Last week, we discussed making modifications to your training program in order to see continued progress and avoid the dreaded plateau. After thinking it over a bit I realized we never discussed actual program structure, (which explains a lot of the questions I’m receiving through social media about my training split.) I shouldn’t assume that everyone knows the basics of exercise programming. I apologize for putting the cart before the horse.
First, let me explain that this discussion is based on my education and experience. There is no “right or wrong” way to design your program. The important thing is that you’re exercising. However, there is a good, better and best for everyone. I encourage you to take a look at what you’re doing, compare it to what your options are, and evaluate whether you are training in the manner that will most benefit you. That said, rather than take you through what you could be doing, should be doing, might be doing… I’m just going to give you a snap shot of what I do. Of course, this is based on how my body responds to stimulus and a lifelong process of trial, error and trial again.
I am the truest definition of the hard gainer. For me, pure split training has proven most effective. And when I say pure, I mean I give each muscle group its own day, including biceps and triceps. I have found that I am most successful when I can dedicate all of my time, attention and energy to just one muscle, holding nothing back for second group. That said, this is how my week shapes up:
Sunday – Legs
Monday – Chest
Tuesday – Back
Wednesday – Shoulders
Thursday – Biceps
Friday – Triceps
Saturday – Cardio only
Now, let me explain why it’s broken down this way.
At 40 years old, my body’s availability of testosterone and naturally occurring human growth hormone isn’t at the level it once was. In fact, a lot of the hormones I do produce naturally embed themselves in my leg muscles. They seek refuge there and hide, so to speak. Because I want to increase the availability of these hormones during my training sessions, I begin my workout week with legs. Training the quads, hamstrings and glutes releases those embedded hormones, thus elevating their levels in my bloodstream and making them present during the lifts that follow during the week. I also train legs on Sunday, as it is the lengthier of my workouts, and doesn’t follow the same structure as my upper-body muscle groups. That’s simply because here, we’re dealing with a greater amount of muscle mass working around multiple, large joints.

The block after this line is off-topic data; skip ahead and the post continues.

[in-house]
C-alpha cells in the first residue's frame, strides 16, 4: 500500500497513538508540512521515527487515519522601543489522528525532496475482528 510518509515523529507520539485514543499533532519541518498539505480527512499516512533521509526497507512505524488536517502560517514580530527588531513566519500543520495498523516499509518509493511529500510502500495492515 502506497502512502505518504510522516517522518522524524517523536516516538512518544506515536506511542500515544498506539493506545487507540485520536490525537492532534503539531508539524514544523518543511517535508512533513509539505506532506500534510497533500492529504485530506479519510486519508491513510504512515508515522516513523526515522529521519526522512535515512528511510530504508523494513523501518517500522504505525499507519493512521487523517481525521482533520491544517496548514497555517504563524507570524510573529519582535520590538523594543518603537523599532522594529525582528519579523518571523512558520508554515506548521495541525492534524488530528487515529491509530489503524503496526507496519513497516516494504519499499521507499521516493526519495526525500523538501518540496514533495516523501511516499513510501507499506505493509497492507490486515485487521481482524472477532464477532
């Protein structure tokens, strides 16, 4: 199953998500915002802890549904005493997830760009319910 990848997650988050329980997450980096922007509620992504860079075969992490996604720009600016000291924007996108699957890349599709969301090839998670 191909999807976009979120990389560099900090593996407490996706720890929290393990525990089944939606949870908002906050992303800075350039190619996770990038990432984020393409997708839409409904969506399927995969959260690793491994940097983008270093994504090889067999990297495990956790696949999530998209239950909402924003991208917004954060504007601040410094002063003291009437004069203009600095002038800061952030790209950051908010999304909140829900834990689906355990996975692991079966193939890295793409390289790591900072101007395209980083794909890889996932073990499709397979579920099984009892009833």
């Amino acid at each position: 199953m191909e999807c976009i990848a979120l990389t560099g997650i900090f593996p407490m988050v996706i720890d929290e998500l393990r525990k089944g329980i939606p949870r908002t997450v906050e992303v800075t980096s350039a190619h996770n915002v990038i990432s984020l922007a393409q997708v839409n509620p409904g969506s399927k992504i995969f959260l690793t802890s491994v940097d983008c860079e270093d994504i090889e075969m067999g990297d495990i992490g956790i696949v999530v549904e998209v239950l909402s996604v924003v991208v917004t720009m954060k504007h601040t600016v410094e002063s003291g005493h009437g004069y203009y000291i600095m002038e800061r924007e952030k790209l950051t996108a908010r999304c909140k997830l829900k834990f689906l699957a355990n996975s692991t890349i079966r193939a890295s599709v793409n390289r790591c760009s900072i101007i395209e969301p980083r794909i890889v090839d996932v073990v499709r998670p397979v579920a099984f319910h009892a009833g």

My leg split consists of at least three multi-joint movements, which may include squats, hack squats, leg press, deadlift, single-leg press or hex-bar squats. That’s complimented with multiple variations of single joint movements for the quads and hamstrings, chiefly curls and extensions, both single and double leg. Then, I round all of that out with finishing moves, such as walking lunges, weighted step ups, abductors and adductors (inner/outer thigh), split lunges (split squats) and balanced movements on the TRX suspension system. That’s just in a nutshell, plus or minus a few exercises.
When it comes to the upper body, my workouts are very uniform in terms of volume. To get the best results out of my body requires a large volume of sets dispersed over a broad variety of movements. Therefore, I execute three sets of eight exercises, for a total volume of 24 sets per body part. Some are of the belief that smaller muscle demand les attention than larger ones, however I have found that I achieve the best symmetry and balance when I give each muscle group equal attention. Think about it. Clearly I’m not going to have the same poundage on all muscle groups, but if I want my biceps and triceps to be proportionate to my chest and shoulders, doesn’t it make sense to train them with equal volumes?
For chest, I generally will hit three types of presses, three types of flies and then finish off with two types of push ups, dips, and dumbbell pullovers. Shoulders are quite similar: two to three types of presses, three to four types of lateral raises, and finishing off with upright rows, and face pulls. Back is the simplest of all: four vertical moves (pull ups/downs) and four horizontal moves (rows), finishing off with different variations of hyperextensions as a supplement that could also be done with core instead.
As I mentioned earlier, biceps and triceps each get their own days. They each also get hit with 24 sets of annihilation. This is where creativity comes into play, and concepts like varying joint position become important in order to find enough unique movements to provide each muscle with ample stimulation.
Let us not forget abs. As you recall, we train those four days a week as well, because as I currently do two cardio sessions per day for competition training, I am able to pair abs with my morning cardio quite nicely.
It took me a few years to find the perfect combination for my body. That’s simply because I needed to give a program time to actually prove itself effective (or ineffective). If your current program isn’t yielding the results you’re looking for, don’t be afraid to consider your other options. If you’re not happy with the change, you can always go back to your old routine.
Next week we’ll discuss the importance of the order in which you train body parts. Yes, it makes a difference!
CPT NCSF, IFBB Physique Pro
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